6. Laurie said:

    Re: restaurant waitstaff This may display my lack of food sophistication, but the best waitstaff I’ve found at the restaurants we frequent would be at The Macaroni Grill. They are practically psychic when it comes to refilling your beverage, and they just DO IT. You don’t have to flag them down or anything. They generally stick to telling you the specials and answering questions, too — after they’ve written their name upside down with crayons on the paper covering the table cloth. Most of them are personable without being too in your face, which I appreciate.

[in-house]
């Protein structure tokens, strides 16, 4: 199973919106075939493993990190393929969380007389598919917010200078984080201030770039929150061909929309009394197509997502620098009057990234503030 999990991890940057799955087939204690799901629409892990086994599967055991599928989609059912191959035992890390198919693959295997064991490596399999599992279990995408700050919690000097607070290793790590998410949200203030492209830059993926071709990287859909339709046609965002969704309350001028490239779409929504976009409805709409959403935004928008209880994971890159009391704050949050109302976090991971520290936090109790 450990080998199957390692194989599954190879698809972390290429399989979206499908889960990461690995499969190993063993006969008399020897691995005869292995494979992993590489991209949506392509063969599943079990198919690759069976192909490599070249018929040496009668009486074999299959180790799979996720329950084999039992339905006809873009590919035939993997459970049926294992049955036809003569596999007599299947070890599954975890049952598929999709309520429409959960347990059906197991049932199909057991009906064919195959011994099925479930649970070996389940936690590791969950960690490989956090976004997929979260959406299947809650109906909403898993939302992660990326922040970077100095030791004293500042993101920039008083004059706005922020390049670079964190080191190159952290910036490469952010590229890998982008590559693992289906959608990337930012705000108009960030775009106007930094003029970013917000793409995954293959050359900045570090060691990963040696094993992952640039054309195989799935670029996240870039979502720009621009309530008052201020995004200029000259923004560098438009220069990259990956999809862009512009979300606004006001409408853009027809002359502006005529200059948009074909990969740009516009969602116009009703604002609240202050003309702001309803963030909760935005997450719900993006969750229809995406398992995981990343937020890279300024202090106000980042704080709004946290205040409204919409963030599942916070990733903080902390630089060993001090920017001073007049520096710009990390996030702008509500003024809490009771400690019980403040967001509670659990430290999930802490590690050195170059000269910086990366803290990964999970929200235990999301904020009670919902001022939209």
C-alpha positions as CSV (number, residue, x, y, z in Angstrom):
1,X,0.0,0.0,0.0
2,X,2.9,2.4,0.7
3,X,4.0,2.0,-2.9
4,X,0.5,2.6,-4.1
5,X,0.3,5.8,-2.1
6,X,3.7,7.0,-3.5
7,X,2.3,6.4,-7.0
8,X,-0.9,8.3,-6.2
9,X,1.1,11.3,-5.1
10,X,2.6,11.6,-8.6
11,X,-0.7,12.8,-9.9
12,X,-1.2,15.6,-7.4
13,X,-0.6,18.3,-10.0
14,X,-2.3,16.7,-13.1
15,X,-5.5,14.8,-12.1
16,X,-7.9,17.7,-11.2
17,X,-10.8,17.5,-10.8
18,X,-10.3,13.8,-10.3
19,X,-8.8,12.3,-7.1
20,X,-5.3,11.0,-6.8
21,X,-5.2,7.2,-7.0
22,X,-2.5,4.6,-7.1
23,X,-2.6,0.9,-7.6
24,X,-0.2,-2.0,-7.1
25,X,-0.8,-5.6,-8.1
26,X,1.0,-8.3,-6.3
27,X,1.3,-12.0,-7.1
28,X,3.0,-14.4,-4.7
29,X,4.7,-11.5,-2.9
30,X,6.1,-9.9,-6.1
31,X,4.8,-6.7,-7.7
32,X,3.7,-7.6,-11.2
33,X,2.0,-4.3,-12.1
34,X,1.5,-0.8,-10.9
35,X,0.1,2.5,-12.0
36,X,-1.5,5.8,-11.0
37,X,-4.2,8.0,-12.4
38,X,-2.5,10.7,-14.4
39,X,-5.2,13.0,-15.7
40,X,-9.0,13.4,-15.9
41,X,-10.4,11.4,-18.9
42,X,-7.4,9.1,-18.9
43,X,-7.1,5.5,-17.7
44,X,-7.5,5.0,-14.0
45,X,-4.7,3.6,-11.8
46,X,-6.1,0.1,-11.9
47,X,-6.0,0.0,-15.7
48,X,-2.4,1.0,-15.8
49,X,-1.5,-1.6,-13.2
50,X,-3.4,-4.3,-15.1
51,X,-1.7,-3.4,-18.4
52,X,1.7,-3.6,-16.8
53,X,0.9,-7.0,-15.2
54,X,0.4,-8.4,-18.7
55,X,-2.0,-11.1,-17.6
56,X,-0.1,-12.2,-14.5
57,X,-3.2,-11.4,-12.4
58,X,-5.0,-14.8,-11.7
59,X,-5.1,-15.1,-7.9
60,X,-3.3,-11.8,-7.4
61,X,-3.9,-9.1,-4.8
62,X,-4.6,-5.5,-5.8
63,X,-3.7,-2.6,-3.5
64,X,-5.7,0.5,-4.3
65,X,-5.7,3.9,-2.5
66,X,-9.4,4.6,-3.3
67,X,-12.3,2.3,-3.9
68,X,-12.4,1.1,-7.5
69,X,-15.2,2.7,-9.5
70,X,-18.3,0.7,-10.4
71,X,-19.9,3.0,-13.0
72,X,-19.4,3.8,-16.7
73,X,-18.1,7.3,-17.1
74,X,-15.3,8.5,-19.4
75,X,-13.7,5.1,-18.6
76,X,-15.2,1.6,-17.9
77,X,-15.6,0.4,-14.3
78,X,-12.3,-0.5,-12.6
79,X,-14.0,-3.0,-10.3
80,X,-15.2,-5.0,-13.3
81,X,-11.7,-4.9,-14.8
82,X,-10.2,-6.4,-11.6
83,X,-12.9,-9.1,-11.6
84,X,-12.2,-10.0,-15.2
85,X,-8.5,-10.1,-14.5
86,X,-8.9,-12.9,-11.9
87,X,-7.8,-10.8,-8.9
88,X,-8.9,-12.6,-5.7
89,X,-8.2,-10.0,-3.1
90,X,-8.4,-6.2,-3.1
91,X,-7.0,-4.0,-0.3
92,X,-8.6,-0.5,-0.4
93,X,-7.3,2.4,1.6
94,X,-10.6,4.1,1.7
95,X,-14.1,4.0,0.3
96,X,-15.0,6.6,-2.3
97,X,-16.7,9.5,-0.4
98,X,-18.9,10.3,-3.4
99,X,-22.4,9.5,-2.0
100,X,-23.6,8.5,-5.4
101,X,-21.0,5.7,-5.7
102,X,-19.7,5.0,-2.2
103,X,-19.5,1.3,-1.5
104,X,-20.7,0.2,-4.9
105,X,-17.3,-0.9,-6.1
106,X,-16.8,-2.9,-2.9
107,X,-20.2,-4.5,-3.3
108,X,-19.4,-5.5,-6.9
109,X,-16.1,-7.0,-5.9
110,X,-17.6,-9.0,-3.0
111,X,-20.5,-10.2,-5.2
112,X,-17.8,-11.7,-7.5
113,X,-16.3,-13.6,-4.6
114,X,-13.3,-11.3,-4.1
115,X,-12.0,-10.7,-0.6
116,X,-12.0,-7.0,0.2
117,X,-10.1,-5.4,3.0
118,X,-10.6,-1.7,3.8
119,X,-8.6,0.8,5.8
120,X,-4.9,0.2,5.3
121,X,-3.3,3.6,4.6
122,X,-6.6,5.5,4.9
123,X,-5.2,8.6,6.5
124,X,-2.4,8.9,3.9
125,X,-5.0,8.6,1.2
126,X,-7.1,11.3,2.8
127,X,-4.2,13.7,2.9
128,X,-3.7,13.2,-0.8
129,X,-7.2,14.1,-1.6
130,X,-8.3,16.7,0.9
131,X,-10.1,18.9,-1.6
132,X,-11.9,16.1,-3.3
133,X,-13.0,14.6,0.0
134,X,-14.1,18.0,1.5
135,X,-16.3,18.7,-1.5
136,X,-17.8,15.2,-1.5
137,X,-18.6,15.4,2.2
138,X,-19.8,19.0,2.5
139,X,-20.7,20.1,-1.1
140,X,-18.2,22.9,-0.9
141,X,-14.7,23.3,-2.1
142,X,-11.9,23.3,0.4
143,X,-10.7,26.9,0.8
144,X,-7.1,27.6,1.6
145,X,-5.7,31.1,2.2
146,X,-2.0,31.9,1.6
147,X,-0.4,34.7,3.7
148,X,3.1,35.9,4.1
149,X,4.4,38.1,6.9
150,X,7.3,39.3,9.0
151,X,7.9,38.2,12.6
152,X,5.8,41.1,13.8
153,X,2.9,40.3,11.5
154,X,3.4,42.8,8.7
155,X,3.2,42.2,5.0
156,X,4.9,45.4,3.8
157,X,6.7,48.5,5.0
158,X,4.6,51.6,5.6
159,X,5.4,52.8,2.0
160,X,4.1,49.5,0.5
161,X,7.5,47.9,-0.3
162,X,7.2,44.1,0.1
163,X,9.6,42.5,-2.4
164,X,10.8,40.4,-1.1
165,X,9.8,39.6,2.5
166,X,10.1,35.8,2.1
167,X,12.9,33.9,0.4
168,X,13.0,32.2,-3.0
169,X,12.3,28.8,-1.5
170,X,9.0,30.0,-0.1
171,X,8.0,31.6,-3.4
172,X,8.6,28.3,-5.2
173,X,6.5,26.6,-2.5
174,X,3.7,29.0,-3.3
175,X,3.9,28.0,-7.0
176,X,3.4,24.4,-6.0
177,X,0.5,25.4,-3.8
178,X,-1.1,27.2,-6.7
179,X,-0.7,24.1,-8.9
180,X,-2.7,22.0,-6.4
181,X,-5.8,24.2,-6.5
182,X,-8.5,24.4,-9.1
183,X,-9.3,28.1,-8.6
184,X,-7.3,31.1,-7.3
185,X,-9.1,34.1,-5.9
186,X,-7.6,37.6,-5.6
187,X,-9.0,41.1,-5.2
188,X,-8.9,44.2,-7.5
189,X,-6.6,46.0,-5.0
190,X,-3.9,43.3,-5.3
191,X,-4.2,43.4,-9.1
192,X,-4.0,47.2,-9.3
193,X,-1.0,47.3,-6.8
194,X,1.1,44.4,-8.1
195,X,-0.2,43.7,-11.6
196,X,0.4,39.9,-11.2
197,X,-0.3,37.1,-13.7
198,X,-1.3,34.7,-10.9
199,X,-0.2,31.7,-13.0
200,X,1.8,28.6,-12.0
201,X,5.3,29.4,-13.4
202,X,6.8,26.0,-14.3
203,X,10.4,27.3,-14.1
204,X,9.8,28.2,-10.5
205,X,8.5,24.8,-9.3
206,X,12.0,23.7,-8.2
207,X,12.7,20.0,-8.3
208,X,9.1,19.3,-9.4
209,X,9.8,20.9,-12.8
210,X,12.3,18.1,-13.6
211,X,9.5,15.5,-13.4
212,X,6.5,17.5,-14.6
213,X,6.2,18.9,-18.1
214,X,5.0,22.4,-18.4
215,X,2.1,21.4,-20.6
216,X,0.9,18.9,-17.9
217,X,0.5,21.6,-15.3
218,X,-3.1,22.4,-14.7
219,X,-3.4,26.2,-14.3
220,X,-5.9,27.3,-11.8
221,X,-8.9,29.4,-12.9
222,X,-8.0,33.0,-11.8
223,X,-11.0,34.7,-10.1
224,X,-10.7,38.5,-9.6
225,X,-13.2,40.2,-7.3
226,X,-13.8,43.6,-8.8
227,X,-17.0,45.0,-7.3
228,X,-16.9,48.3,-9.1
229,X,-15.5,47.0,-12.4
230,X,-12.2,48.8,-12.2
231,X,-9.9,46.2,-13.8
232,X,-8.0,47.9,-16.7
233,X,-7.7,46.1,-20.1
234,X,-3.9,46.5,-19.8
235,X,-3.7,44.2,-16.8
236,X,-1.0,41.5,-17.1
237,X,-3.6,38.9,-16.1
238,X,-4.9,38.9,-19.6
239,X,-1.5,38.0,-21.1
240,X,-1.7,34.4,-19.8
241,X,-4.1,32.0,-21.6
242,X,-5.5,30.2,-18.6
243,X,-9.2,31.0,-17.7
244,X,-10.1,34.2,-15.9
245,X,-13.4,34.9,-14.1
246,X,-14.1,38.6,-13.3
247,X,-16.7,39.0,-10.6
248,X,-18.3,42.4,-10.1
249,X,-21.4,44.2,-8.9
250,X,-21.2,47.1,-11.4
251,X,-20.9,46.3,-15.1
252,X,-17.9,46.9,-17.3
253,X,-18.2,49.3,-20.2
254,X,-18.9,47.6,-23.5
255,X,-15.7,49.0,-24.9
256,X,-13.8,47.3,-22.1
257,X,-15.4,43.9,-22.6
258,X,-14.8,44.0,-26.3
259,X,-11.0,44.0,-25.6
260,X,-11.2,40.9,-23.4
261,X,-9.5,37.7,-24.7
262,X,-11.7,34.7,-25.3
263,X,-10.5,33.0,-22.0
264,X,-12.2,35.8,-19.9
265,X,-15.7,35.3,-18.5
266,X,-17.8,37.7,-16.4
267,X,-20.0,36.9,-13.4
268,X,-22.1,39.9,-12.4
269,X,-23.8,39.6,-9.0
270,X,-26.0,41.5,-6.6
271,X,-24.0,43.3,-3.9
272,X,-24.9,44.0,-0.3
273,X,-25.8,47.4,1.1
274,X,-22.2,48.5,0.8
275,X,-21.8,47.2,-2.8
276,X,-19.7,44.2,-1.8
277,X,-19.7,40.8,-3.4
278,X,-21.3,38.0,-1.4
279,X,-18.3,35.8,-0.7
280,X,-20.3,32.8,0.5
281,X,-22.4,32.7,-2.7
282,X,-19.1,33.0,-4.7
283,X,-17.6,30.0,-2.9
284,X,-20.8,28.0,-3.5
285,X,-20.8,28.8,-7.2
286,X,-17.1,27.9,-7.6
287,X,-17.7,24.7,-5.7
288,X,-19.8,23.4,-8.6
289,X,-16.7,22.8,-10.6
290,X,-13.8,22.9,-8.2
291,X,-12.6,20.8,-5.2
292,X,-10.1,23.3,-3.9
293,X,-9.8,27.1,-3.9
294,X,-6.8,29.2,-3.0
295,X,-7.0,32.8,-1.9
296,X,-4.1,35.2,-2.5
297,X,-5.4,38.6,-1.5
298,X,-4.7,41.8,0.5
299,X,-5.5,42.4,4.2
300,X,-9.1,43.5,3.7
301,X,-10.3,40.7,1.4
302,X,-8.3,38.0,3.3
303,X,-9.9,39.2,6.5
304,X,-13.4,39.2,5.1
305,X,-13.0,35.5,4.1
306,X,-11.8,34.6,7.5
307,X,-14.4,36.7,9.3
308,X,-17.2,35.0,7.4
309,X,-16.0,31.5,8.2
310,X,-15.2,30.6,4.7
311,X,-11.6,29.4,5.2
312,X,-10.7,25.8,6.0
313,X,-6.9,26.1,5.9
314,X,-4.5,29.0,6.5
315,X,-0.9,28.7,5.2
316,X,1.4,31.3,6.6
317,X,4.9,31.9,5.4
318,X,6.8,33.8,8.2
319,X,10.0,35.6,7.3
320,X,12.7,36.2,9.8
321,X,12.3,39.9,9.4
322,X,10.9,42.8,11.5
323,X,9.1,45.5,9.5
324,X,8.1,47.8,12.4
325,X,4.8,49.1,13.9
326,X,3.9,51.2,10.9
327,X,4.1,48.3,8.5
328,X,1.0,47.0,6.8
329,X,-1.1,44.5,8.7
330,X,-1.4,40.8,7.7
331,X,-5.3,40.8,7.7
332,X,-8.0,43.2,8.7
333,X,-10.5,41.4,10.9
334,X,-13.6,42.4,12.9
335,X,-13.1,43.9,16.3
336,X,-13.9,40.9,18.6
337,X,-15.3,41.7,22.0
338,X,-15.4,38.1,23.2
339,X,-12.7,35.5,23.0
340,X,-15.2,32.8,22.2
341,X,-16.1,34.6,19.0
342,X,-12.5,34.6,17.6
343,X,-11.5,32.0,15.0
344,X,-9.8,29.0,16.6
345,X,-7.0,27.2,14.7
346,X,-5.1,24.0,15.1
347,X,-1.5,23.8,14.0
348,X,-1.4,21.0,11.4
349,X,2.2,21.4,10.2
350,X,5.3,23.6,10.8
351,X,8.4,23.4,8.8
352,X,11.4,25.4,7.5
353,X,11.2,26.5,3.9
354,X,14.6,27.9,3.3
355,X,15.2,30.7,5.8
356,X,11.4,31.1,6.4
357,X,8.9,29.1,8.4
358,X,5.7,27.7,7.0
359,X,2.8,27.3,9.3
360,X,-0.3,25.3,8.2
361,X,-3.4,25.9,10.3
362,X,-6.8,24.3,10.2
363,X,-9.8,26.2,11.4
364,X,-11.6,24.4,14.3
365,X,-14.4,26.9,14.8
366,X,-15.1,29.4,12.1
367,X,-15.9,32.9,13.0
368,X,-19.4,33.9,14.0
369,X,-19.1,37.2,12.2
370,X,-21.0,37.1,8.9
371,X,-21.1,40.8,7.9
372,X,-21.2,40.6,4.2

So, how about those “birthday specials” where they come out and SING to you before you can get your free dessert, hmmmm? 🙂

    P.S. Sorry for the double post — I just thought I ought to drag this back on topic since I blatantly contributed to dragging it off topic. Some.